A bull market was stamping through 2023. Then, in August, that bull began to take fright.

This September, are we seeing a return to a bear market? Or merely a correction due?

August and September are often the worst months of the year for drawdown anyway. But let’s take a look at what has spun the gloom this year.


Source: Stock Analysis


Remember: when dealing with averages, a high number can spike that average.

Put 20 investors in a room, and you may get an average net worth of $2 million.

Add Warren Buffett to that room. The addition of this one outlier could bring the average to over $5.5 billion.

We haven’t really seen a big spike down this year. But the September drawdown, especially in stocks like technology and some real estate (exposed to interest rates), has been heavy.

A key reason for this is the changing tune of central bankers on interest rates.

The ‘higher for longer’ story now extends from the United States, to Europe, to other markets.

Christine Lagarde of the European Central Bank (ECB) remarked in a speech on 25 September:

Based on our current assessment, we consider that our rates have reached levels that, maintained for a sufficiently long duration, will make a substantial contribution to the timely return of inflation to our target.’

Stock market investors tend to price for about a year in advance. Investing in opportunities now for next year and beyond.

Many investors were predicting a high chance that interest rates would need to come down again sometime in 2024 to spur the economy again.



So, how long is ‘longer’, central bankers?


This is the question on every seasoned investor’s mind right now.

There’s a statement attributed to Tony Blair (and others) that comes to mind on this question:

I never make predictions. I never have and I never will.’

You can’t predict central bank plans because they themselves don’t yet know.

Nobody knows exactly where inflation is going to sit on the next measure.

But you can look at some of the key drivers. The oil price increased steadily through August and September. Energy transition goals and reduced investment in production are likely to keep it high in the near-term.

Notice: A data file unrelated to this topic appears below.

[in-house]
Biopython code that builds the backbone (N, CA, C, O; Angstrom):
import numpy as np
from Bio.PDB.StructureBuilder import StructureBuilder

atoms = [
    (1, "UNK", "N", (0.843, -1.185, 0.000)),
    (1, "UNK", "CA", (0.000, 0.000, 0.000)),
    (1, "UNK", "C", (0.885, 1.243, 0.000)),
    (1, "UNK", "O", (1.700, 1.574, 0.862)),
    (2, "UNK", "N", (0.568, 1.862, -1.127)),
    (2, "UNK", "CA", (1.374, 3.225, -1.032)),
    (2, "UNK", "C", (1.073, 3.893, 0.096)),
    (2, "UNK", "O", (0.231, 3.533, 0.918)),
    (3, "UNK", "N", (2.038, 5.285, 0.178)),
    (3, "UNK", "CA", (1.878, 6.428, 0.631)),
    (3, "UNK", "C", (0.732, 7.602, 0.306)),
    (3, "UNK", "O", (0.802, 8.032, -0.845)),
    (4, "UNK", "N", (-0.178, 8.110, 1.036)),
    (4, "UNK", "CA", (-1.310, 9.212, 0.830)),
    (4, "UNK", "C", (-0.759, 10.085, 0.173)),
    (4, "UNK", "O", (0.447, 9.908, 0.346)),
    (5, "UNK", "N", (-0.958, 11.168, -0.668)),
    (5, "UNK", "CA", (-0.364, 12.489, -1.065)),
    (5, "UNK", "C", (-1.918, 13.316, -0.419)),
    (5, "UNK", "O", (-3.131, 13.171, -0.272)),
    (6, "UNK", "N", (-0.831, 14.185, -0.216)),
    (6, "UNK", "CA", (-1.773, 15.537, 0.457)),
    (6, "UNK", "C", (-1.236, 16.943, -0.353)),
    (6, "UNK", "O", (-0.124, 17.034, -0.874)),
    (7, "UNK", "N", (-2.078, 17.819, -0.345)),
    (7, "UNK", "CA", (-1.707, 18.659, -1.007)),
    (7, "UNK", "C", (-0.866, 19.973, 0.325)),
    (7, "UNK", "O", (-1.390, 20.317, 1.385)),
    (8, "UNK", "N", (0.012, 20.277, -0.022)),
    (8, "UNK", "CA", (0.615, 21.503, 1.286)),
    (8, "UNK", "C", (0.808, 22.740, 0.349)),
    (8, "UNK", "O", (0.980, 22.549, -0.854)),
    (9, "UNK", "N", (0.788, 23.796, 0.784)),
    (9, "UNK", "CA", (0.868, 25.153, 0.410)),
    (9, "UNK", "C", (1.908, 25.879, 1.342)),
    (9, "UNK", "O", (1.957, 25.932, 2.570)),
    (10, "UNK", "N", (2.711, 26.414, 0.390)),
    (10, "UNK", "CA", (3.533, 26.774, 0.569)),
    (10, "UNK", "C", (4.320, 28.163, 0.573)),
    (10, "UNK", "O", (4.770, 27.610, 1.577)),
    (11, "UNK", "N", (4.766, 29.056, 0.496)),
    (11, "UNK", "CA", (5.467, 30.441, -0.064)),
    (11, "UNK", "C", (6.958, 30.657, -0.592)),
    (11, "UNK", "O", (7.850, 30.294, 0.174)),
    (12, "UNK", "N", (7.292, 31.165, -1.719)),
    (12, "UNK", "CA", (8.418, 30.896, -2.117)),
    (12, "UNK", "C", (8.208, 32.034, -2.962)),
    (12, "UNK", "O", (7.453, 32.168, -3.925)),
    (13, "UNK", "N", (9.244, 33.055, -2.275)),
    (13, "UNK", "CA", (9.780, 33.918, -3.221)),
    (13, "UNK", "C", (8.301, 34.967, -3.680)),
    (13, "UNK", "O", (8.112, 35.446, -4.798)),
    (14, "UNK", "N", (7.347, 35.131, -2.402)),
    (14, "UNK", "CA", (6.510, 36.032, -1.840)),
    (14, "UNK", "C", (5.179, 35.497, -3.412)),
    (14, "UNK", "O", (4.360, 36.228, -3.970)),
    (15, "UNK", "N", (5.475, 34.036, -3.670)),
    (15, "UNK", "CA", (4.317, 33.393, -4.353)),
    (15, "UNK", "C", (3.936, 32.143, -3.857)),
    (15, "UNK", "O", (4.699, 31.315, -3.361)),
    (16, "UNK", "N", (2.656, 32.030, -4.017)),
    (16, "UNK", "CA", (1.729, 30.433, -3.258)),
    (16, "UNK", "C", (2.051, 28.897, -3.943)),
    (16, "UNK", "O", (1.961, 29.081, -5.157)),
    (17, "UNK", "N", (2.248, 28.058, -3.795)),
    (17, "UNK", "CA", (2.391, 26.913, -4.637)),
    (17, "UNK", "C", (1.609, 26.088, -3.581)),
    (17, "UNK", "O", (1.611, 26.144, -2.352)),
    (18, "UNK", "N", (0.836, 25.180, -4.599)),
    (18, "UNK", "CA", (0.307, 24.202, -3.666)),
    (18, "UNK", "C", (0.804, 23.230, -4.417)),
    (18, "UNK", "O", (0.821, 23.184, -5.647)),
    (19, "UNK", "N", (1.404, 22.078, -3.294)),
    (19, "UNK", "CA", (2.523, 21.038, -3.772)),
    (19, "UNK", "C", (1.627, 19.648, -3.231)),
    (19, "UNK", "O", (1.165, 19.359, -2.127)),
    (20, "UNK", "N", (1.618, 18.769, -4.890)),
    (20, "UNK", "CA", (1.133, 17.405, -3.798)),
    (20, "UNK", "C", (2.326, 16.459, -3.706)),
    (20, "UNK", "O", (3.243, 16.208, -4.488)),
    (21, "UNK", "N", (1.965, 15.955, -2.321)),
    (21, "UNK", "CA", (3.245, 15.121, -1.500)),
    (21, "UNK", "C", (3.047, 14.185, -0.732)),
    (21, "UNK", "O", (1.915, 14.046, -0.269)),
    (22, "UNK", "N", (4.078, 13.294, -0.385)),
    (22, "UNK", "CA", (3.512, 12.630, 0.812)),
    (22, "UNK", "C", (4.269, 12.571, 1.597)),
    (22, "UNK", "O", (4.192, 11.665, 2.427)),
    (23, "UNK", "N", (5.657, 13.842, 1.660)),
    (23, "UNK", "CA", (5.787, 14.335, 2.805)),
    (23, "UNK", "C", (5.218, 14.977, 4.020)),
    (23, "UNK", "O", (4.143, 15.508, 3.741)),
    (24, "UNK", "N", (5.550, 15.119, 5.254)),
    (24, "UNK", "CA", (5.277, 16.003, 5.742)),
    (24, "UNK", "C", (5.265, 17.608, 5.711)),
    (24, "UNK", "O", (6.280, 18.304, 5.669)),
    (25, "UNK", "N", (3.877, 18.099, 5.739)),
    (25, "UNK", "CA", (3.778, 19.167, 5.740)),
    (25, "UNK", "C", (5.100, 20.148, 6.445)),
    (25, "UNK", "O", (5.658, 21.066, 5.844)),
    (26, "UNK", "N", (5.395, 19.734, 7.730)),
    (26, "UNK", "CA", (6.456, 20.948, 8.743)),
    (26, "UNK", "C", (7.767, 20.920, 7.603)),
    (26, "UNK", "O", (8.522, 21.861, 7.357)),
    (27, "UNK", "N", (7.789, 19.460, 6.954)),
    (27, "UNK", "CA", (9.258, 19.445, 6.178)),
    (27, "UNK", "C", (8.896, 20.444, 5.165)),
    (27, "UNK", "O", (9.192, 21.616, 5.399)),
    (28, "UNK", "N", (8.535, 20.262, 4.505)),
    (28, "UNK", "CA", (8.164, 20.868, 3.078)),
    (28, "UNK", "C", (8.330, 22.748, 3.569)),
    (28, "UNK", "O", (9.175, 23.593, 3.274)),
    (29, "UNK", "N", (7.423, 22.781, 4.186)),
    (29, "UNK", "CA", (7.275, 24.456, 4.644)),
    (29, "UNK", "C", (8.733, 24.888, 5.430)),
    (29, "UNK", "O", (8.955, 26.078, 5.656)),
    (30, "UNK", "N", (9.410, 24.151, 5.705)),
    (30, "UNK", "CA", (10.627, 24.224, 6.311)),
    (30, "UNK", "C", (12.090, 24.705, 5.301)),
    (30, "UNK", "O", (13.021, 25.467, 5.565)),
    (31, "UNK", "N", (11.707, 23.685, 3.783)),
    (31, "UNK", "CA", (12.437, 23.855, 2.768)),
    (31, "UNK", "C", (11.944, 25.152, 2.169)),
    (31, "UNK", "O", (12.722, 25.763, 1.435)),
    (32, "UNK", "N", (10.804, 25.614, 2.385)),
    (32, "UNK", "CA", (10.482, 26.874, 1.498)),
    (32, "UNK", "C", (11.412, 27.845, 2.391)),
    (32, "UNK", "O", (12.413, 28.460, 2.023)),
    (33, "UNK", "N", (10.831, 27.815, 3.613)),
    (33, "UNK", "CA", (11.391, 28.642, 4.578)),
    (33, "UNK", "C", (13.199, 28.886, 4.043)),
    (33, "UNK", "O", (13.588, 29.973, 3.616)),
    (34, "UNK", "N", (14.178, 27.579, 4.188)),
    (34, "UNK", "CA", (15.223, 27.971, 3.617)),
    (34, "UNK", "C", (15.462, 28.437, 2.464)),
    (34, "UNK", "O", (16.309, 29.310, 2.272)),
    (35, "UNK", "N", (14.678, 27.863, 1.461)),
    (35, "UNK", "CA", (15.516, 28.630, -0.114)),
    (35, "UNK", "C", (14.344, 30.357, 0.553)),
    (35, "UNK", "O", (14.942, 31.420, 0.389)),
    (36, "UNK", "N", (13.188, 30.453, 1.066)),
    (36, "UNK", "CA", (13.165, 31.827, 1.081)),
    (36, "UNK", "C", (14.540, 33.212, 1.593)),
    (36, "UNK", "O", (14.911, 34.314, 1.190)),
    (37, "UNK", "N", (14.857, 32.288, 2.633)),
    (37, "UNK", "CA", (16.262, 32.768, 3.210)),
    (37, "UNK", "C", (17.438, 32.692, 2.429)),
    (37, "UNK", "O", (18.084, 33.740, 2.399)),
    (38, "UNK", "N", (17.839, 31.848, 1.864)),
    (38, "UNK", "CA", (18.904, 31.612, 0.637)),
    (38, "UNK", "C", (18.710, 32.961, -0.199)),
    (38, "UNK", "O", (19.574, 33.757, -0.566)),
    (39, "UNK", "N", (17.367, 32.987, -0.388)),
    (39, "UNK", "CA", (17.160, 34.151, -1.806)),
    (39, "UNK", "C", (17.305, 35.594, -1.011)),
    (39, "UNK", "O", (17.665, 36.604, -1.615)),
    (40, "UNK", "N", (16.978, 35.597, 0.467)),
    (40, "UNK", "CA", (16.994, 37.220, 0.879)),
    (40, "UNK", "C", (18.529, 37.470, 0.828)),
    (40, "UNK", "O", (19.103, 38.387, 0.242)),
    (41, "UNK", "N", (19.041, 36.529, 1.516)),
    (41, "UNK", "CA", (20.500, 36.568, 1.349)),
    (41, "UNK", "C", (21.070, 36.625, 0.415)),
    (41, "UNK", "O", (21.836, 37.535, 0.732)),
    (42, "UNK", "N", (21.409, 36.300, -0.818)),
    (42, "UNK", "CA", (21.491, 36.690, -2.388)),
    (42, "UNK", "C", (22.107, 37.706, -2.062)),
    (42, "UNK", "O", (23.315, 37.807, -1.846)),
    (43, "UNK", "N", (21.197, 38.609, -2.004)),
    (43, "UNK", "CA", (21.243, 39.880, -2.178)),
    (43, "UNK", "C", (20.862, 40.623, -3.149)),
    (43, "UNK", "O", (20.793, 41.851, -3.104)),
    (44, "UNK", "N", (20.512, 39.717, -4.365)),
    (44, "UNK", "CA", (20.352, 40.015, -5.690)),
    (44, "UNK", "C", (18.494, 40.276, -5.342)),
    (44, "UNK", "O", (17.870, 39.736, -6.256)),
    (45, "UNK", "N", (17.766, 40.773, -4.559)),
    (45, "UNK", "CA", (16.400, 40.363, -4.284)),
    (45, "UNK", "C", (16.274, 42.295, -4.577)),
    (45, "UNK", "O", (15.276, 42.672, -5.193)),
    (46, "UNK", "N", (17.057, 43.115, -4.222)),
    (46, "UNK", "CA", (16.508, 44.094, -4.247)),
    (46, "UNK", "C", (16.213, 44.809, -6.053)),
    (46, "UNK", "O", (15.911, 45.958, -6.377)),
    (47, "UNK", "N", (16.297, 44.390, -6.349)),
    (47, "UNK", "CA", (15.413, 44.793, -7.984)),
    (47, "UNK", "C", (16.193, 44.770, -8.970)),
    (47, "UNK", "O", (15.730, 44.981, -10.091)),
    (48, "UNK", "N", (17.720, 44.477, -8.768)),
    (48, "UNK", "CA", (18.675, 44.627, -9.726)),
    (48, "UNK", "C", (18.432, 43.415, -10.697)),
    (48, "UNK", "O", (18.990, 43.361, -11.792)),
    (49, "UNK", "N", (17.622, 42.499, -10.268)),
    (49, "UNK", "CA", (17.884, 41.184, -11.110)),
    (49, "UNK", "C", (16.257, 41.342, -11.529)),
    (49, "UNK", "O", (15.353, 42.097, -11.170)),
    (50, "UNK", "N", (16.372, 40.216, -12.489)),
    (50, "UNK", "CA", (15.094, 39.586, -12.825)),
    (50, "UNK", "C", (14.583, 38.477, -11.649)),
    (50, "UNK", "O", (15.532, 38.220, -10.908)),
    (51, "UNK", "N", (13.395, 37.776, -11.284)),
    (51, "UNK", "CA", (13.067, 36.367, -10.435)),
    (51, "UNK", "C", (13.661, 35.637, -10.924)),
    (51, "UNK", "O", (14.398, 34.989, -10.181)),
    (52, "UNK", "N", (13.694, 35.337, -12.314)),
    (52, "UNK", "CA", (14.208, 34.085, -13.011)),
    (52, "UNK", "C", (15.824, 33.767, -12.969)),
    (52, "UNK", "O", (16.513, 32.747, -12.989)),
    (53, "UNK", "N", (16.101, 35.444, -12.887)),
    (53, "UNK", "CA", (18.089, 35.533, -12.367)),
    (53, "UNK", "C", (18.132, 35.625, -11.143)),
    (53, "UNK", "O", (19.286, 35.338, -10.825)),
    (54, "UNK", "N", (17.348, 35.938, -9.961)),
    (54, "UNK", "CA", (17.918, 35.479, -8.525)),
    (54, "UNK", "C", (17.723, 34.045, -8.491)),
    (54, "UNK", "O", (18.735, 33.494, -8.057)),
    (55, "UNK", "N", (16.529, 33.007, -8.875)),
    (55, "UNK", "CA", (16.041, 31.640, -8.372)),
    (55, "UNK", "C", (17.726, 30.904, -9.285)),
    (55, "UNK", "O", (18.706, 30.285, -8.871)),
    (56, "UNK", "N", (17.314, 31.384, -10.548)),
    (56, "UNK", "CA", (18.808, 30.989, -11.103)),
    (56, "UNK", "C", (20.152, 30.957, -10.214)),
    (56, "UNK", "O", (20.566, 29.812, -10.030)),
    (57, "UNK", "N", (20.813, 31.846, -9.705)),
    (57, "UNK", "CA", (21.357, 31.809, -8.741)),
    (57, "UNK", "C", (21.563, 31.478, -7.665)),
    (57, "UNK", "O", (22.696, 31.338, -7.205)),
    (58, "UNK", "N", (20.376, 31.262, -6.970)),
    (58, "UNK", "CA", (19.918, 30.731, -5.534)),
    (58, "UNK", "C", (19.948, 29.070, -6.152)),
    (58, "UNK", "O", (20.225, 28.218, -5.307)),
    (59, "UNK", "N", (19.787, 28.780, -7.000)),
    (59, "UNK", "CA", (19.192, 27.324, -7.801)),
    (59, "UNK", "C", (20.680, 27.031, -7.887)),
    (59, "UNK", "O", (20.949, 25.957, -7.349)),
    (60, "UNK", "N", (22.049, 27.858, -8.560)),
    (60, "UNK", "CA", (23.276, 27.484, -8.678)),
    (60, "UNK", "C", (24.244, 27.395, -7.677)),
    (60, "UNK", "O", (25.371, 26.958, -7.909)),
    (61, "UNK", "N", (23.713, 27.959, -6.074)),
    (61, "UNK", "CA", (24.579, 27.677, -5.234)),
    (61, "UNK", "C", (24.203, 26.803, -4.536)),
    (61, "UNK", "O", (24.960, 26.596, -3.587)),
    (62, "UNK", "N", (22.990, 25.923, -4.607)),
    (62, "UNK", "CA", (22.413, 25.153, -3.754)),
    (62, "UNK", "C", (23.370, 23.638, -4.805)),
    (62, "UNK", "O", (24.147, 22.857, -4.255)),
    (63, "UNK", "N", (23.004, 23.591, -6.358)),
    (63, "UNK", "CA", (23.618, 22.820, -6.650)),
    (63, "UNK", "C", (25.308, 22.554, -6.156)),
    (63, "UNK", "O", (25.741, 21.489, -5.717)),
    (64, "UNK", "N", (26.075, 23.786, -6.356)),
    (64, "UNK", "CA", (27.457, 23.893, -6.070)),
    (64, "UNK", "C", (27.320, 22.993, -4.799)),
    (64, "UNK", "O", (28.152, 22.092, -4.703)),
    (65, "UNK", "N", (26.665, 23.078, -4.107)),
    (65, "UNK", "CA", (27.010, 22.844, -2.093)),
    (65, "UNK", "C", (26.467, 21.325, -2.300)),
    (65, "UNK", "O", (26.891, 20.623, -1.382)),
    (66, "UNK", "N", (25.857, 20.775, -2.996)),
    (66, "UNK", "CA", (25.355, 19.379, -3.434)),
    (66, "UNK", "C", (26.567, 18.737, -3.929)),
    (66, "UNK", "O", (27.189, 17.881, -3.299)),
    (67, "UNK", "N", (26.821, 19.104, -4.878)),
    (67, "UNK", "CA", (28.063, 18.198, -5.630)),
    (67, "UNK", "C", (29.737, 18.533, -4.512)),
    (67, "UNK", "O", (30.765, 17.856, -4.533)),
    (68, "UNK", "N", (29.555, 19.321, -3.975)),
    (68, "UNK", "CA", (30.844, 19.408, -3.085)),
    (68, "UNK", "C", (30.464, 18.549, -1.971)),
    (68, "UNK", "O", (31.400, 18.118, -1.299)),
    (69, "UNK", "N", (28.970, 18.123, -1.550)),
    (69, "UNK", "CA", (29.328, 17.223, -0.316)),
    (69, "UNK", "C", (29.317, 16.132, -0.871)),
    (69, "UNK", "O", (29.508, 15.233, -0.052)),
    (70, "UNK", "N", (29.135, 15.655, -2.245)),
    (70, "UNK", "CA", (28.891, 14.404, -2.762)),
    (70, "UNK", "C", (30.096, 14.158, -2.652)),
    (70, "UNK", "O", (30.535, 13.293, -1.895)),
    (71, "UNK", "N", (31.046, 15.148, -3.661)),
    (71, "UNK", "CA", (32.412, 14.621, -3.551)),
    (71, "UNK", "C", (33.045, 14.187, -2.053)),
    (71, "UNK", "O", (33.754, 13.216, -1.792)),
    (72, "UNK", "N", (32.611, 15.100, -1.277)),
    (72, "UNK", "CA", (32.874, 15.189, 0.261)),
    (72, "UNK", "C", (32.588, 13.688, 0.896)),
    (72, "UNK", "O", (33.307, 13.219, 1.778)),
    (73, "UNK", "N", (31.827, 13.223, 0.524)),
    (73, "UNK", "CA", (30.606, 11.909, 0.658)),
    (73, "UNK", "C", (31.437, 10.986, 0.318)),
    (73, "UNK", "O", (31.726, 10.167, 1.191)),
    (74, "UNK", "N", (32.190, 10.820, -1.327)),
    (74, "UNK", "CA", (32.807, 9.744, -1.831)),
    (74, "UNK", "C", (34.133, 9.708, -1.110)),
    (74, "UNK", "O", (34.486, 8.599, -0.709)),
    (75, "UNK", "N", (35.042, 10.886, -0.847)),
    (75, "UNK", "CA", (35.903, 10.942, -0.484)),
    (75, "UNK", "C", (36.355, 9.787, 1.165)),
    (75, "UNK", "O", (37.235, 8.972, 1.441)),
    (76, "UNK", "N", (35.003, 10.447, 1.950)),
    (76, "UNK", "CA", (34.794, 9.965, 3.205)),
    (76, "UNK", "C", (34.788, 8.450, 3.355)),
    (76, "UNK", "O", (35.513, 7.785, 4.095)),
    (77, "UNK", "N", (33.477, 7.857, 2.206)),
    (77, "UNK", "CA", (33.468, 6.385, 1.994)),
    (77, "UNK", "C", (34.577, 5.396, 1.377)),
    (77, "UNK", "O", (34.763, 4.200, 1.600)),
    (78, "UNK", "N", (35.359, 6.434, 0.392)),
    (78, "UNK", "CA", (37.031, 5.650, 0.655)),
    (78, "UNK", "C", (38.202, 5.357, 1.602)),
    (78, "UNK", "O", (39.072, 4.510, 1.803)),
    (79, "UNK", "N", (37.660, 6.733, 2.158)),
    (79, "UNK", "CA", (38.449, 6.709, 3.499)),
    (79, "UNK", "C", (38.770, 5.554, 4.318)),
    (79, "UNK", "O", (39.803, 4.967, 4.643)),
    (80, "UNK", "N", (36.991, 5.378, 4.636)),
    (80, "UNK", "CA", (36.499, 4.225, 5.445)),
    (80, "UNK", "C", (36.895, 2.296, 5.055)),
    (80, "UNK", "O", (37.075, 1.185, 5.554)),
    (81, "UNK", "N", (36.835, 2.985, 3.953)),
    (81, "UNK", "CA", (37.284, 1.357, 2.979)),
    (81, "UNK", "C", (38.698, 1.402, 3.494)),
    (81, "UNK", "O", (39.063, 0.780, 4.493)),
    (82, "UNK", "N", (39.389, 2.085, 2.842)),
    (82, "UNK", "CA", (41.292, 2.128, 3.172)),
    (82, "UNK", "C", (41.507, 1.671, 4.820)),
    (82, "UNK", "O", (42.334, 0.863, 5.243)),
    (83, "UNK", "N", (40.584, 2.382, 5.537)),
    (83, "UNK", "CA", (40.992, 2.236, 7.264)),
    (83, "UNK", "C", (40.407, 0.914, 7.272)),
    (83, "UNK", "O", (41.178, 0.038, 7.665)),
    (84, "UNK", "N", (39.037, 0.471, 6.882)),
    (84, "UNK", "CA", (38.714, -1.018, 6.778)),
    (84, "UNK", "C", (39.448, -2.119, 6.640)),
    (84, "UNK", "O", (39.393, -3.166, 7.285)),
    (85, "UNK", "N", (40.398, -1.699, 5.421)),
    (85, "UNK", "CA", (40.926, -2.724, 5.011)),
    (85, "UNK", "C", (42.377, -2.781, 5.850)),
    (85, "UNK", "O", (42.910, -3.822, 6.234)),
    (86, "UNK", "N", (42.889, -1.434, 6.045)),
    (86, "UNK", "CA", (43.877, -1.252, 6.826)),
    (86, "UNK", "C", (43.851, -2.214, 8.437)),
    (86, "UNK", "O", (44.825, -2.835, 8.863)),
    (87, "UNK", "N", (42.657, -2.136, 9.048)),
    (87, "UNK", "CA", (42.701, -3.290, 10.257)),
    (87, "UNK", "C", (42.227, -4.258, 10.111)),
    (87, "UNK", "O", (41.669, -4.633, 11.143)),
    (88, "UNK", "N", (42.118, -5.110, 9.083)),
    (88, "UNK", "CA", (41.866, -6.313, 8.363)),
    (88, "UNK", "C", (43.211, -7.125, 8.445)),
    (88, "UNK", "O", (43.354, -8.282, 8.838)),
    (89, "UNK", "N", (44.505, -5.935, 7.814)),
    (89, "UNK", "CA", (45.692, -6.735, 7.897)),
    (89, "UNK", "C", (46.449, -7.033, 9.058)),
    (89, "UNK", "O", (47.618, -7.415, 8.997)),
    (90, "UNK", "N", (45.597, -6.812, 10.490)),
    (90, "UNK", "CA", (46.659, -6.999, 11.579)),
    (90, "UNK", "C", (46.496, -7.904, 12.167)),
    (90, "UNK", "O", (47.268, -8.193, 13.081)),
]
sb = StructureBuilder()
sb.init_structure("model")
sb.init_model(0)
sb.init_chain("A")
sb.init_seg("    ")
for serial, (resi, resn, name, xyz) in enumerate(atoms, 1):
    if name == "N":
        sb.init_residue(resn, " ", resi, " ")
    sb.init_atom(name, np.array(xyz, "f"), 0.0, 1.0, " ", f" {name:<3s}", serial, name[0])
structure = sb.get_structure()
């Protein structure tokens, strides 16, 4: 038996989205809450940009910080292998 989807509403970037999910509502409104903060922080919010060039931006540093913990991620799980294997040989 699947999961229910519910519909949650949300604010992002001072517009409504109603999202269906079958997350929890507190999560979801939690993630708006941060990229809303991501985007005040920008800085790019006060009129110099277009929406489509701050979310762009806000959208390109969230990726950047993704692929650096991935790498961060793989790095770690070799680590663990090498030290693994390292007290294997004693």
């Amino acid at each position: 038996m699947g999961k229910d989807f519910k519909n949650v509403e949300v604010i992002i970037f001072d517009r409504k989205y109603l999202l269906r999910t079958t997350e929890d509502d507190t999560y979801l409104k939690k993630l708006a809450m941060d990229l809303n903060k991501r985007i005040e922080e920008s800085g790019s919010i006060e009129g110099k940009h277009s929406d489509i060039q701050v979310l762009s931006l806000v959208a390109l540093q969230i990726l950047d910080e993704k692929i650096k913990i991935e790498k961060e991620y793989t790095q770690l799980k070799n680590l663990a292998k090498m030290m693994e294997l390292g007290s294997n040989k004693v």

Source: Investing


Remember: oil has been under $80 for much of this year’s bull run in equities.

Despite this, other costs across economies are starting to fall. We’re skirting a recession.

Yes, ‘higher for longer’ tends to suggest the current rates are doing their job. Yet history suggests central bankers might overshoot. They may need to reverse course. We just don’t know when.

But here’s why they’re keeping the thumbscrews tight for now — or at least threatening to.

The Rule of 70


Signals to consumers and investors help determine what happens with inflation. Expectations drive prices.

The problem is that consumers start to get used to inflation.

Here in New Zealand, the last reading in June 2023 was 6%.

While that may not sound a lot, it is still a silent, very corrosive thief at this level.

The rule of 70 can be loosely used to work out the number of years it may take for prices to double. Should inflation remain at 6%, your $5.50 coffee would be $11.00 in just a bit over 11 years. Apply this level of increase to larger, durable consumer items, and you can see the problem.

Inflation targets are around 1% to 3%. Doubling prices over 30 years is far more digestible.

So, when you take this view, the ‘higher for longer’ promise should come as no surprise.

But is it for real? Inflation — bar the oil price — has already been coming down.

How long is this longer? Or could this be a wink to experienced investors who have seen how quickly cycles can turn?

Keep an eye on inflation updates. Forecasts with a grain of salt. And for now, that oil price.





The central bankers have already been moderately successful in bringing inflation down following the Covid spend-up.

We can probably still bet that inflation will come down even more.

As 6% touches 3%, 2%… the flywheel of monetary policy may then need to turn in the other direction.

The early signs of opportunity begin with stocks with lower levels of debt. Or having prudent hedging against future interest rates.

And companies producing strong earnings despite the tougher times. Or growing their rents. These are the resilient businesses, with some moat or high demand.

This is also time for investor patience and long-run investing. Dividends can help keep pace with inflation while positioning for long run growth. Value investing tends to work out best during times of inflation.

Yes, it can be painful to buy in a falling market. One that has taken many by surprise. Enthusiasm and optimism has been curbed for now.

But if the market was high again — and markets can move quicky — you wouldn’t be able to pick up such value.

This week, we are also reporting on specific companies focused in these areas of value and real estate.

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Simon Angelo

Editor, Wealth Morning

(This article is the editorial content of this periodical. It is the author’s personal opinion and commentary. It is general in nature and should not be construed as any financial or investment advice.)